Here's something else most people probably don't know: Fidgeting is good for you. It's considered a nonexercise physical activity, and it's an important way to burn energy. You get more health benefits if, in addition to exercising, you are a more fidgety, more active person the rest of the day. This means gesturing while you're talking, tapping your foot, just moving around.
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I have a quick question…I work in a dental office so there is no way to have that second meal with protein and veggies while I’m at work. What should I replace it with? Needs to be something I’m able to eat on the run between patients such as a nutrition bar/nuts something like that. Maybe even a protein shake would work but I’m not sure I can have that twice a day on this. Thank you so much!
Any movement counts. The numbers are daunting: The 2018 Physical Activity Guidelines for Americans suggest a minimum of 150 minutes (2.5 hour) of moderate-intensity aerobic activity a week (walking briskly, playing doubles tennis, raking leaves), or 75 minutes (one hour, 15 minutes) of vigorous-intensity activity (running, a strenuous fitness class, carrying groceries up stairs), as well as muscle-strengthening activities (resistance training and weightlifting) two days a week. But if you want to lose weight, work up to 300 minutes of moderate-intensity activity a week, or 150 minutes of vigorous-intensity activity. “But doing something just a few minutes a day to get started has benefits,” said Piercy. “So parking farther away when you’re running errands, getting up from our desks and going down the hall instead of sending an email -- those are things people can start incorporating into their daily lives now that may be a little easier than saying, ‘Oh my gosh, I have to figure out how to fit 2.5 hours of activity into my week.” If you are starting from zero physical activity, Dr. Jakicic suggests taking a 10-minute walk five times a week, shooting for 50 minutes a week, and building on from there once it becomes habit.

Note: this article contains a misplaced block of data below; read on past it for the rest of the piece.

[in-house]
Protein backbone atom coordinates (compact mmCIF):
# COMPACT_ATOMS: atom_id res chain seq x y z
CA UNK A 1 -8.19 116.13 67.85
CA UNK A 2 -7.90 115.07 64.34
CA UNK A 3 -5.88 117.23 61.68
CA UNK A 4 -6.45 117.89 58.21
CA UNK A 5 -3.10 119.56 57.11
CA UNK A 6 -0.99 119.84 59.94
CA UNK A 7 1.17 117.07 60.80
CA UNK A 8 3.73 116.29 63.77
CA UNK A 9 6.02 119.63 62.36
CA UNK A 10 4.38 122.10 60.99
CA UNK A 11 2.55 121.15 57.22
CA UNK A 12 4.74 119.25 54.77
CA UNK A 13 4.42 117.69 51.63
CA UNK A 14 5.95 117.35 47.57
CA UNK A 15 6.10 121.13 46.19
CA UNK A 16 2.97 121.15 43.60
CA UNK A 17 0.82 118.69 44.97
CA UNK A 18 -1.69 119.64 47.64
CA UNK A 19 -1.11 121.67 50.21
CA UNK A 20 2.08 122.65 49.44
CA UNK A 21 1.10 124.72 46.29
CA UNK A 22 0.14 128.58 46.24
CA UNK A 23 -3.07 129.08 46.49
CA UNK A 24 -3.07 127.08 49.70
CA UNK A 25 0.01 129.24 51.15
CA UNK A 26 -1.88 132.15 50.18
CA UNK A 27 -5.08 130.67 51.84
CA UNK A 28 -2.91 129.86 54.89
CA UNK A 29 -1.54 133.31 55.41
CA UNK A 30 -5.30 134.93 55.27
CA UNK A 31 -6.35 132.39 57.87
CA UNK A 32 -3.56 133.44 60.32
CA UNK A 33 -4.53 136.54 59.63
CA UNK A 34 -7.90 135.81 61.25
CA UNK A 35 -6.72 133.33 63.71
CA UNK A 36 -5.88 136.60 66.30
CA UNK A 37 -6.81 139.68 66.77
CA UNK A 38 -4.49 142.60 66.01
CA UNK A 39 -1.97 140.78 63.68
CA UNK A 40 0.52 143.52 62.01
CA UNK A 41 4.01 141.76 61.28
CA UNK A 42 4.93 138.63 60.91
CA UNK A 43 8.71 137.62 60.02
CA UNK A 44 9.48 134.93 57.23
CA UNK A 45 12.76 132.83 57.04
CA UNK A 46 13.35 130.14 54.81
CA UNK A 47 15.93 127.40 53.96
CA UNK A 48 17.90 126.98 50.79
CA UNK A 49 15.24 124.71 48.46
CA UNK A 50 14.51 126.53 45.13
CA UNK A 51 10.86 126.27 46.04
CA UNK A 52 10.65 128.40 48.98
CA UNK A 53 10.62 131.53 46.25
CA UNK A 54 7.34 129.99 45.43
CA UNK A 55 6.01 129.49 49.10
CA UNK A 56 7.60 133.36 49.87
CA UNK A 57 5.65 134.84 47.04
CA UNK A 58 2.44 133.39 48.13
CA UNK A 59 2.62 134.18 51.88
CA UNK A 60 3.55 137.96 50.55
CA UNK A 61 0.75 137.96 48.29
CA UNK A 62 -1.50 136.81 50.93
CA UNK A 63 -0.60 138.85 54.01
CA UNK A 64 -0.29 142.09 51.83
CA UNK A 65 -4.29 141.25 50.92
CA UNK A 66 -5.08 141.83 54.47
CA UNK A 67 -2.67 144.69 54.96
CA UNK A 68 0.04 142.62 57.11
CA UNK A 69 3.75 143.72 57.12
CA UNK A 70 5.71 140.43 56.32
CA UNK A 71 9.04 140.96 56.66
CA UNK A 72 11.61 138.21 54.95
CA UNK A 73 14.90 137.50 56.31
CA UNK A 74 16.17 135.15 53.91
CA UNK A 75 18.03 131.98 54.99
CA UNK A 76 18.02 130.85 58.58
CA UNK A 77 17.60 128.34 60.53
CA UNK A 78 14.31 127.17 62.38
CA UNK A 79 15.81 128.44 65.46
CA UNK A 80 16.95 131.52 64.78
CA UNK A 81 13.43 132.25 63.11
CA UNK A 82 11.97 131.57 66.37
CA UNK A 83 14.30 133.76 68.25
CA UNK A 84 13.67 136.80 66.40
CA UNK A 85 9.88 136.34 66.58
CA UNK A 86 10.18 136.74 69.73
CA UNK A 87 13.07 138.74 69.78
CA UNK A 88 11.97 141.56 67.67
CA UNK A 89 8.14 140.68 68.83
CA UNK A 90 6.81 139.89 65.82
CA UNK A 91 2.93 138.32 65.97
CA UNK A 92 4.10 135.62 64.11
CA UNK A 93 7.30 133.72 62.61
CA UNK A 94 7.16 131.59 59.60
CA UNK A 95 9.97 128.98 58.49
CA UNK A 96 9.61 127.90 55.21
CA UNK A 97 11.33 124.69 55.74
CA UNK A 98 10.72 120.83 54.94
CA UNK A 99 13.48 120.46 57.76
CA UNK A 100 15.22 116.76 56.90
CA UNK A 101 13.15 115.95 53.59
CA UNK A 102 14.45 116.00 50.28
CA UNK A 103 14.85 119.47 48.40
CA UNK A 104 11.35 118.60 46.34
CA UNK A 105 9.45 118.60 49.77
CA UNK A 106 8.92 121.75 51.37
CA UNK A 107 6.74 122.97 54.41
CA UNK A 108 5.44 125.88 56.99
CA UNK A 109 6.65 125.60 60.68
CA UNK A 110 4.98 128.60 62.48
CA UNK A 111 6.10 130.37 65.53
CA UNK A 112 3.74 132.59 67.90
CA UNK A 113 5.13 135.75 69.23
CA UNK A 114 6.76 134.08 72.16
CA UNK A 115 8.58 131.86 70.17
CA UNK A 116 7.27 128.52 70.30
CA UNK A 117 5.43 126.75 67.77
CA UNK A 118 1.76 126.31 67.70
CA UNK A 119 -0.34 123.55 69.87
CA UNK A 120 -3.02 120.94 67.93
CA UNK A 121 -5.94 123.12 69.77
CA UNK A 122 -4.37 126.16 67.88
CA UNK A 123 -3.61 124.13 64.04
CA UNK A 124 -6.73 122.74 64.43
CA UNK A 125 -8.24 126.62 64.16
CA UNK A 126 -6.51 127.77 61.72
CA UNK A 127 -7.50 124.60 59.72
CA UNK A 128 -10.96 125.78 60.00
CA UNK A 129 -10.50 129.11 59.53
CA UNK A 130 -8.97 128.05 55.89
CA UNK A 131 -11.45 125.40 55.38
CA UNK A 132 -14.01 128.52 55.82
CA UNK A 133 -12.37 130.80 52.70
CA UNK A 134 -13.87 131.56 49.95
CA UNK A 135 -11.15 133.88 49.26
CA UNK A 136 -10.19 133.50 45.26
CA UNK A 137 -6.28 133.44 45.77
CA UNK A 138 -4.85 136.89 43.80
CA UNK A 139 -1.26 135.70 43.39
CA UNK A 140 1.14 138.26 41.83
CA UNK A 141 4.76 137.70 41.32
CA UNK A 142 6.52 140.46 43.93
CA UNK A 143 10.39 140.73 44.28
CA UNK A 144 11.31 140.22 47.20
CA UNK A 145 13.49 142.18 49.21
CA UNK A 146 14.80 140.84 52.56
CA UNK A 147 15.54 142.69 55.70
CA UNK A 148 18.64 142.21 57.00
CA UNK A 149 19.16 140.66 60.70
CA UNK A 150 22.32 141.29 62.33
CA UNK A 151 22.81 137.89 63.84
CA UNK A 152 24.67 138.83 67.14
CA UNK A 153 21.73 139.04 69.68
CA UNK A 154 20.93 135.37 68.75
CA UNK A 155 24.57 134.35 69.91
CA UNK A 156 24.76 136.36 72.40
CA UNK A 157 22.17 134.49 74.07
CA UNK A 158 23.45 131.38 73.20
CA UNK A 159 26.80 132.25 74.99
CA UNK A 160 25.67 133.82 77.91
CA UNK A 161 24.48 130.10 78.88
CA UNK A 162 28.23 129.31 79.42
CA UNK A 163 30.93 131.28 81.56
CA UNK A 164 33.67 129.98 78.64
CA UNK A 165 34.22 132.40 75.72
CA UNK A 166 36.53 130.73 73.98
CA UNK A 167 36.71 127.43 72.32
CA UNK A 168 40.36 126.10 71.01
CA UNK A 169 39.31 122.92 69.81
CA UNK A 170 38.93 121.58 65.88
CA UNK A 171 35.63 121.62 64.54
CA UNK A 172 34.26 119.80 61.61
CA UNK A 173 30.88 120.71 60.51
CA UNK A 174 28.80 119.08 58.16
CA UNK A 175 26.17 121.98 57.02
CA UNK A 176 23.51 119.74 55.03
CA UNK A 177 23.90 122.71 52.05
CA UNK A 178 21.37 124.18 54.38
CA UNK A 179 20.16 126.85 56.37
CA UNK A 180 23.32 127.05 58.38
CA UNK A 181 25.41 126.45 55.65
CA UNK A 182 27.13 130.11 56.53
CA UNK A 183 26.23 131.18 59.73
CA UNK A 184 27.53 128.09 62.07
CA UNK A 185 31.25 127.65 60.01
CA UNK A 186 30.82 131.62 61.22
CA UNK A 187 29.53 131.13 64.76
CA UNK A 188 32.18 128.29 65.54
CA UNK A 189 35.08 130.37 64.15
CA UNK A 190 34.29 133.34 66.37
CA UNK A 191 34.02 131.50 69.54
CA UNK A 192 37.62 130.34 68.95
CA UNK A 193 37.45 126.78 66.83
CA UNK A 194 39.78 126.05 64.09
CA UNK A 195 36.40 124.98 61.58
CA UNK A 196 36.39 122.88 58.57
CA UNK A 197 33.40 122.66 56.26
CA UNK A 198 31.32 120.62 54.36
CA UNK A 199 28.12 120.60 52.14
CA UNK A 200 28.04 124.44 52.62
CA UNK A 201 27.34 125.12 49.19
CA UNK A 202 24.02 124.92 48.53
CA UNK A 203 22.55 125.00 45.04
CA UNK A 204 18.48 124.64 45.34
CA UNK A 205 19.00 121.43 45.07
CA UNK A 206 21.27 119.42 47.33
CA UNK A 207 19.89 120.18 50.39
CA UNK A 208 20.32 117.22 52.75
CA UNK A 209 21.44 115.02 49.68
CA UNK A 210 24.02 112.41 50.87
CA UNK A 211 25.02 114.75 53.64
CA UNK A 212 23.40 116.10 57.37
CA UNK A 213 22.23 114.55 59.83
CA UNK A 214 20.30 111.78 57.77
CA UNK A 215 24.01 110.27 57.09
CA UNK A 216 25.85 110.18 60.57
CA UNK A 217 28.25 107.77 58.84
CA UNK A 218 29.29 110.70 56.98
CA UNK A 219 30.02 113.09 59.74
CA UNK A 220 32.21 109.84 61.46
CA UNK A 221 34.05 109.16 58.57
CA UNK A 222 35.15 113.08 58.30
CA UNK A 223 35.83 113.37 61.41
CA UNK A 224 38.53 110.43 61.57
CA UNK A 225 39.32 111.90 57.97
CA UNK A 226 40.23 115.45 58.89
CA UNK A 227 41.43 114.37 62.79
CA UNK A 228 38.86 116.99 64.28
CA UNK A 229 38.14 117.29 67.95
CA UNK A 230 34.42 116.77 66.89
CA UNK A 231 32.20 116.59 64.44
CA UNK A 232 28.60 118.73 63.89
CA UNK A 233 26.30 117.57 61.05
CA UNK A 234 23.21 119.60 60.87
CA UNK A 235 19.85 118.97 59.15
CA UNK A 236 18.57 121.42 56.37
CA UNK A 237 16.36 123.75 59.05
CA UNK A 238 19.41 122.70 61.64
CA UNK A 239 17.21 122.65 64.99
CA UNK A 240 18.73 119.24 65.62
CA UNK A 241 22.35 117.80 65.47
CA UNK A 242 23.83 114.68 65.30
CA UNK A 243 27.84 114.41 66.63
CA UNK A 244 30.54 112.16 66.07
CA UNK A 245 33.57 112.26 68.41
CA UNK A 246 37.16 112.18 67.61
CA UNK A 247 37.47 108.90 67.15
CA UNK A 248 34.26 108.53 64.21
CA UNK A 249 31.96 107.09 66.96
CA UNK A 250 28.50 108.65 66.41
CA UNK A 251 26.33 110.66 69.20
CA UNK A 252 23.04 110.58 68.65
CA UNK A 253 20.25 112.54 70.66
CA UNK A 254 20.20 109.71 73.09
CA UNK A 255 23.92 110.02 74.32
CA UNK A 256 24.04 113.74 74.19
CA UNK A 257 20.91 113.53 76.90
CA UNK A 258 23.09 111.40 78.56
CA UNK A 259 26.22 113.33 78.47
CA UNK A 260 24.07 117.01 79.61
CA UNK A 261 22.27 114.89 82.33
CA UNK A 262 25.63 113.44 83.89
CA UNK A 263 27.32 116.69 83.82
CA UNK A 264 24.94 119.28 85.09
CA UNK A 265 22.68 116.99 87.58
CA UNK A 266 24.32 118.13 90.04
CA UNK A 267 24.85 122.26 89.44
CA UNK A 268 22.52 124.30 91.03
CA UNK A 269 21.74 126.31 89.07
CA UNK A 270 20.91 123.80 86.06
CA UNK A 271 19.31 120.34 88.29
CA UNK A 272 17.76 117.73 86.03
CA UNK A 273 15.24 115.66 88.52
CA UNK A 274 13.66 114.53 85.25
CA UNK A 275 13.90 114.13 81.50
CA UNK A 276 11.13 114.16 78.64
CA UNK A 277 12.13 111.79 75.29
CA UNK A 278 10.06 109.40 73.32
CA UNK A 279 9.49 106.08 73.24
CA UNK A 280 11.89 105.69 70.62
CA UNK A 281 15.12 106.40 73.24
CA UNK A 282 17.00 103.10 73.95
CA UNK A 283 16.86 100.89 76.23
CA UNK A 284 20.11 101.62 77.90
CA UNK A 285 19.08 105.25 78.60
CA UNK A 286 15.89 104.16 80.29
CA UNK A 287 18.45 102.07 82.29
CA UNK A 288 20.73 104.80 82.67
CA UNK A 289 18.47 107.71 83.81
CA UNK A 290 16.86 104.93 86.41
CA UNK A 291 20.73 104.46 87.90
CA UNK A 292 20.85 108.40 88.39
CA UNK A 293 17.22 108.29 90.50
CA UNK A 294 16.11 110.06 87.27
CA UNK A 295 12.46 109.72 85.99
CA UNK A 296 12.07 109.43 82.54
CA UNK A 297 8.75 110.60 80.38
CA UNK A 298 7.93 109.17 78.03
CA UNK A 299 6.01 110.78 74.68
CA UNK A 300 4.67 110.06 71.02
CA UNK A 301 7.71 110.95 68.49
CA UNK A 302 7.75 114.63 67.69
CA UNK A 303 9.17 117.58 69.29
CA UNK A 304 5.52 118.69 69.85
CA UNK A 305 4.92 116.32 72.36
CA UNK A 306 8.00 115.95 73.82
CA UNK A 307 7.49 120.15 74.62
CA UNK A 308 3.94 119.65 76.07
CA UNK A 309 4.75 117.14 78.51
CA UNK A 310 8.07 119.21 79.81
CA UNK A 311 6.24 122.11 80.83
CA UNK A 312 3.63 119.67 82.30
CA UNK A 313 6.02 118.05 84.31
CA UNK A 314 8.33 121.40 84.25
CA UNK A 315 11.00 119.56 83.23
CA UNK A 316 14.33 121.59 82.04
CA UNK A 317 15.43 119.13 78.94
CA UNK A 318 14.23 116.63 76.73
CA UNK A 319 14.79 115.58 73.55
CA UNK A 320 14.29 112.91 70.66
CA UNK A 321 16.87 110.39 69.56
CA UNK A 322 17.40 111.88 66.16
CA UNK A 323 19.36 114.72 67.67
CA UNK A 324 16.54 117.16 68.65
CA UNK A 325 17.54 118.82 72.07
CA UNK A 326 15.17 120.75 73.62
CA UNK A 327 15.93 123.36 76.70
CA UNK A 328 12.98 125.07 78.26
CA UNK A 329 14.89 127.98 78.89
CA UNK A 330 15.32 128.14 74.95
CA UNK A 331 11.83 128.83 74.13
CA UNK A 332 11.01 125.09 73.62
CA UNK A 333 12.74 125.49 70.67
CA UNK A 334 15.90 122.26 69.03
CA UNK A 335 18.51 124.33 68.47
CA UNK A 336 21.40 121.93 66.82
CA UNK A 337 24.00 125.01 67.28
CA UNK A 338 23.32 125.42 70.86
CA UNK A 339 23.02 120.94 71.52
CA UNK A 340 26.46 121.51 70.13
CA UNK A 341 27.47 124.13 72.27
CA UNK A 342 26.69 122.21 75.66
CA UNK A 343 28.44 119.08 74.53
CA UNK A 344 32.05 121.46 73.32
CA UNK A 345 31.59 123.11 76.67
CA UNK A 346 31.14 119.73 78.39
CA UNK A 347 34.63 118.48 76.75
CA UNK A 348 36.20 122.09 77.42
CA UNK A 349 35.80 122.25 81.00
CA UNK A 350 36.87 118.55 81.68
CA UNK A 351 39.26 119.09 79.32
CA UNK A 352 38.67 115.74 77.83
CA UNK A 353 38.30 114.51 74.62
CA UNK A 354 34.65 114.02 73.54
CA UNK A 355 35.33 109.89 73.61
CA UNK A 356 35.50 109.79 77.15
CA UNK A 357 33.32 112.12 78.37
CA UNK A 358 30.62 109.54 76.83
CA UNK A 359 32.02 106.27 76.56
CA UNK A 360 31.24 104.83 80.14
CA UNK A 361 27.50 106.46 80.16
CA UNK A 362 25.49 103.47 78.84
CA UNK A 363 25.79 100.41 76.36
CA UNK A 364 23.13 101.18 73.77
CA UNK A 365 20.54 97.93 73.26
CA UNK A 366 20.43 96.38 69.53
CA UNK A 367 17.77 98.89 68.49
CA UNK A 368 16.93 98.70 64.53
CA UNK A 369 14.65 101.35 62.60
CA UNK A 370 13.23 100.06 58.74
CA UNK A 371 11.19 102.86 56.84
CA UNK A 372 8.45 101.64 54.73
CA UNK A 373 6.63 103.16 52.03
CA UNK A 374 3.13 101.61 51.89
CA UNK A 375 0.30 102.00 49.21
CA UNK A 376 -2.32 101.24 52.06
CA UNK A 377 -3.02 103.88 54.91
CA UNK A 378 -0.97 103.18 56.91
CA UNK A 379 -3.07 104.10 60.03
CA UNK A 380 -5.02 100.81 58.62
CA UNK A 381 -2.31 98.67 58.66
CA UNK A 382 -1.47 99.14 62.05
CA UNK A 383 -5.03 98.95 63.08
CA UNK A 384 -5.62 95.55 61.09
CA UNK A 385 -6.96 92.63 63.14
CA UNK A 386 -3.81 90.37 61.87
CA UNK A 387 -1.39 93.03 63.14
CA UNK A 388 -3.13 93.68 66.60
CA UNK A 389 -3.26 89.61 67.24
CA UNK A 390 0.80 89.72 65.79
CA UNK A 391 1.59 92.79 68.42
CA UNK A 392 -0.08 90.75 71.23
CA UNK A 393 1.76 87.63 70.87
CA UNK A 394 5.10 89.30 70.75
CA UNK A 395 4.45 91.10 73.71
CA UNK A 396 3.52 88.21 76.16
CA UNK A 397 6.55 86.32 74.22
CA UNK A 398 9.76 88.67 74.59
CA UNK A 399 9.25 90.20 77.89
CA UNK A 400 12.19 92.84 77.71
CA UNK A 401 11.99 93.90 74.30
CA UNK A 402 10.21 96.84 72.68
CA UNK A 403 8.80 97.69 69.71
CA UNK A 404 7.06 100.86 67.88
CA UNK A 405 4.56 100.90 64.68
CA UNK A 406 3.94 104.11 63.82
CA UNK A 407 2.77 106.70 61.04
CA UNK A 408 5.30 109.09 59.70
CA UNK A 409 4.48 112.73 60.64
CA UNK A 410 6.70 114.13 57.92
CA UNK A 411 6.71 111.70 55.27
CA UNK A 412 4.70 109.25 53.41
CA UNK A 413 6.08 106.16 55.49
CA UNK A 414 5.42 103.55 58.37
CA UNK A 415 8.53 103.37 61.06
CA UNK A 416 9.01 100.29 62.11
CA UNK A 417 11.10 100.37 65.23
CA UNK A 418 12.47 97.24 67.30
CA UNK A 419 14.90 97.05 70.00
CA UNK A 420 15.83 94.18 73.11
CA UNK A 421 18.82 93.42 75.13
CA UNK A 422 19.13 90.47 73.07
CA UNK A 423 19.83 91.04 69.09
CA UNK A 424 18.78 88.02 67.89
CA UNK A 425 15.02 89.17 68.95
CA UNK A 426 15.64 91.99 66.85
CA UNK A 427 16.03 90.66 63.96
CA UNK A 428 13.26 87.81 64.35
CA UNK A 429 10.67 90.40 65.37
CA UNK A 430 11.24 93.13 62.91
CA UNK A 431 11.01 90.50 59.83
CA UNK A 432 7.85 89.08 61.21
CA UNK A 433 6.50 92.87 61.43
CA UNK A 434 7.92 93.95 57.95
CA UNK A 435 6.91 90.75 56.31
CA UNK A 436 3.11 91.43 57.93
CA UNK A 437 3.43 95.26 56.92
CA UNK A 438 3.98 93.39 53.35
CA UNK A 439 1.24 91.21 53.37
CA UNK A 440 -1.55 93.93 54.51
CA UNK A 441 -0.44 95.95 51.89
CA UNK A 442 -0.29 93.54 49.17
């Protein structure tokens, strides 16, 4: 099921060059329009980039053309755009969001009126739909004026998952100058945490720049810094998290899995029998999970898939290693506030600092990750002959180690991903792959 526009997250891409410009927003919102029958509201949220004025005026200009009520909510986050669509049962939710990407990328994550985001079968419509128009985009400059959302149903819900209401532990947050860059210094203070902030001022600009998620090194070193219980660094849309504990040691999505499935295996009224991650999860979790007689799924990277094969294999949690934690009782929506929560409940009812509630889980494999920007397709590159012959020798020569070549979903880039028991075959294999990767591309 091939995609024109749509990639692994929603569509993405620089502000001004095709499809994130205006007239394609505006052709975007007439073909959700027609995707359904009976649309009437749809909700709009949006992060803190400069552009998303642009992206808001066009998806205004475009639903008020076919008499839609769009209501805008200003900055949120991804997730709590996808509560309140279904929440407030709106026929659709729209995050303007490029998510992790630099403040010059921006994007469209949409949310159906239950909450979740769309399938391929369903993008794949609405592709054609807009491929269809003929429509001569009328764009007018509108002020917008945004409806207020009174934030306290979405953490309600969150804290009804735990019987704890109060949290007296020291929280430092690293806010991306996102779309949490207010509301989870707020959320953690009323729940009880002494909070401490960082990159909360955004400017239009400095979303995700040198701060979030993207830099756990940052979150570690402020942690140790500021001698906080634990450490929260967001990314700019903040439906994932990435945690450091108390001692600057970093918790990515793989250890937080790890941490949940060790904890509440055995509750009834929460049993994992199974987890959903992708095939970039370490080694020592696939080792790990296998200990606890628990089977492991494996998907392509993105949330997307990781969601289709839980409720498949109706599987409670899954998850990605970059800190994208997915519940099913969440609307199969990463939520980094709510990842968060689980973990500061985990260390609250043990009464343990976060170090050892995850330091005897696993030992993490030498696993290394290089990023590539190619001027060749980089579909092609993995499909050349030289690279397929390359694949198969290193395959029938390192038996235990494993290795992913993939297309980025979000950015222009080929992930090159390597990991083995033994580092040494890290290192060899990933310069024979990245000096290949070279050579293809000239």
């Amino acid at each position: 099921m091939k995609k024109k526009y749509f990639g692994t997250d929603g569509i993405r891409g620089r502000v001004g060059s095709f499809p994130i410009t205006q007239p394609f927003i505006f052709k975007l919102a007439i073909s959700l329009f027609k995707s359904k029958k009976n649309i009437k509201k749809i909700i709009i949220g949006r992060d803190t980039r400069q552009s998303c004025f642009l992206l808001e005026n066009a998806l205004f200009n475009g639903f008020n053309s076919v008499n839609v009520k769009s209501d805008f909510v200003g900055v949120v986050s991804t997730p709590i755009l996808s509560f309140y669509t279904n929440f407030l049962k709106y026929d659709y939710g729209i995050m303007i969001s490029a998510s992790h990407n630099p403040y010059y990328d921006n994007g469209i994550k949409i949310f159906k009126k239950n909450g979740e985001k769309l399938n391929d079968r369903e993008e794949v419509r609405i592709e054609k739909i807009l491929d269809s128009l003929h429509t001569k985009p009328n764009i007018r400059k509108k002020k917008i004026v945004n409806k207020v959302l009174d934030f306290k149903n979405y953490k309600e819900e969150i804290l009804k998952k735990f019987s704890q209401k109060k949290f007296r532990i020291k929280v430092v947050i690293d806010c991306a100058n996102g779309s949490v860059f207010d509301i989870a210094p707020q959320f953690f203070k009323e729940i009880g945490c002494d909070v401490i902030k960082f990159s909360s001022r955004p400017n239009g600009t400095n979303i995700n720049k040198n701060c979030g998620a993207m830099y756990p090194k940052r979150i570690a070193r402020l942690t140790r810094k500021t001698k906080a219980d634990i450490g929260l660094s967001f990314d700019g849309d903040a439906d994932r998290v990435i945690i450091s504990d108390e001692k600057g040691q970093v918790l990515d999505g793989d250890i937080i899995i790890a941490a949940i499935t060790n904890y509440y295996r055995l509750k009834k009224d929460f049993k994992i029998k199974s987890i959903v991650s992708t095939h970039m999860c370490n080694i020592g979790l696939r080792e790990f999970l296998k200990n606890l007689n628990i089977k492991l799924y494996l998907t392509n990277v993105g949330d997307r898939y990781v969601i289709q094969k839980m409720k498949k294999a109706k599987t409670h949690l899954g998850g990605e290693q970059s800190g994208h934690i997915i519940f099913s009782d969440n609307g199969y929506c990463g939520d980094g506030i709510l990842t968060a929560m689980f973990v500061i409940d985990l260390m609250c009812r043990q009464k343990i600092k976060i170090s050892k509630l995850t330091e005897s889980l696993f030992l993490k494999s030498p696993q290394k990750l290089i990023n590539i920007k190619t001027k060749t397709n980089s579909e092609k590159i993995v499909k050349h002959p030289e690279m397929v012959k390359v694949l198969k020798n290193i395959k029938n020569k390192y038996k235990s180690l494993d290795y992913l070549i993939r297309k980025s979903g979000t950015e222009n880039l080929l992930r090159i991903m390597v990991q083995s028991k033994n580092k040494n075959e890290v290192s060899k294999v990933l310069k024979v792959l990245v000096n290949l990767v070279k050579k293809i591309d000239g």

Hey Matt, I totally get that… it can be a challenge at times! You can try substituting with popcorn (with no or little butter or olive oil and little salt) or maybe some chopped veggies with a tbsp. of hummus. You don’t want to starve yourself, ever, if you feel “hunger” then definitely EAT, just try to make smarter choices. I also like to have soup ready in the fridge that I can just heat up and serve to fill myself up. I usually prepare “potages”, basically cooking up veggies with little water and then season to taste and blend to a smooth and creamy texture. One of my favorites is quite simple actually, I cook broccoli with very little water (you want to see your broccoli sticking out of the water), 2 garlic cloves and seasoning, blend and serve, absolutely delicious (just make sure you use a small amount of water, you can always add water if your soup turns out too thick but you cannot remove it). Hope this helps a little Matt, keep eating real food, keep moving daily and YOU WILL GET RESULTS – no extreme are needed 😉